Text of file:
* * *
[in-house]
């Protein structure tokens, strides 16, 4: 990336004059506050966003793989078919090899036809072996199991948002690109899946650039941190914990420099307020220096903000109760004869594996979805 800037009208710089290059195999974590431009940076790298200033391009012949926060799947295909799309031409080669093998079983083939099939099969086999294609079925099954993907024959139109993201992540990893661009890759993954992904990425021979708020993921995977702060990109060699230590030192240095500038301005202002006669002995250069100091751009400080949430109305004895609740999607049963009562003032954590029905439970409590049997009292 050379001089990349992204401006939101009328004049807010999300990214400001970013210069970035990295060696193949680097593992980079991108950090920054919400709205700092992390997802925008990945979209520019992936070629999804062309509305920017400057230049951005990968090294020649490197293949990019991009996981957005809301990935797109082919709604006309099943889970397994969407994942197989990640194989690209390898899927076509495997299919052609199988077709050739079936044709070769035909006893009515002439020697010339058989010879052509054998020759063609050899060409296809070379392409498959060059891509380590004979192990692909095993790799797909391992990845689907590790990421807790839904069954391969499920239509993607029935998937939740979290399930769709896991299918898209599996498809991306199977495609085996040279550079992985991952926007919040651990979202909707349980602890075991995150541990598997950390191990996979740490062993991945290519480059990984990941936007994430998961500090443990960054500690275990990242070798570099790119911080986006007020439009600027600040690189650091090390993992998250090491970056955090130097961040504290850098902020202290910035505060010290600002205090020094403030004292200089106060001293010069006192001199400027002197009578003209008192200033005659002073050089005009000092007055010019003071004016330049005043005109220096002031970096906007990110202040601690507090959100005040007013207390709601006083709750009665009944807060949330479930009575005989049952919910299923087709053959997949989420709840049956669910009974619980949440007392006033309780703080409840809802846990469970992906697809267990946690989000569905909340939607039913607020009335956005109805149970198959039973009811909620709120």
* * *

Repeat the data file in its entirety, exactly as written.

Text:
[in-house]
């Protein structure tokens, strides 16, 4: 990336004059506050966003793989078919090899036809072996199991948002690109899946650039941190914990420099307020220096903000109760004869594996979805 800037009208710089290059195999974590431009940076790298200033391009012949926060799947295909799309031409080669093998079983083939099939099969086999294609079925099954993907024959139109993201992540990893661009890759993954992904990425021979708020993921995977702060990109060699230590030192240095500038301005202002006669002995250069100091751009400080949430109305004895609740999607049963009562003032954590029905439970409590049997009292 050379001089990349992204401006939101009328004049807010999300990214400001970013210069970035990295060696193949680097593992980079991108950090920054919400709205700092992390997802925008990945979209520019992936070629999804062309509305920017400057230049951005990968090294020649490197293949990019991009996981957005809301990935797109082919709604006309099943889970397994969407994942197989990640194989690209390898899927076509495997299919052609199988077709050739079936044709070769035909006893009515002439020697010339058989010879052509054998020759063609050899060409296809070379392409498959060059891509380590004979192990692909095993790799797909391992990845689907590790990421807790839904069954391969499920239509993607029935998937939740979290399930769709896991299918898209599996498809991306199977495609085996040279550079992985991952926007919040651990979202909707349980602890075991995150541990598997950390191990996979740490062993991945290519480059990984990941936007994430998961500090443990960054500690275990990242070798570099790119911080986006007020439009600027600040690189650091090390993992998250090491970056955090130097961040504290850098902020202290910035505060010290600002205090020094403030004292200089106060001293010069006192001199400027002197009578003209008192200033005659002073050089005009000092007055010019003071004016330049005043005109220096002031970096906007990110202040601690507090959100005040007013207390709601006083709750009665009944807060949330479930009575005989049952919910299923087709053959997949989420709840049956669910009974619980949440007392006033309780703080409840809802846990469970992906697809267990946690989000569905909340939607039913607020009335956005109805149970198959039973009811909620709120």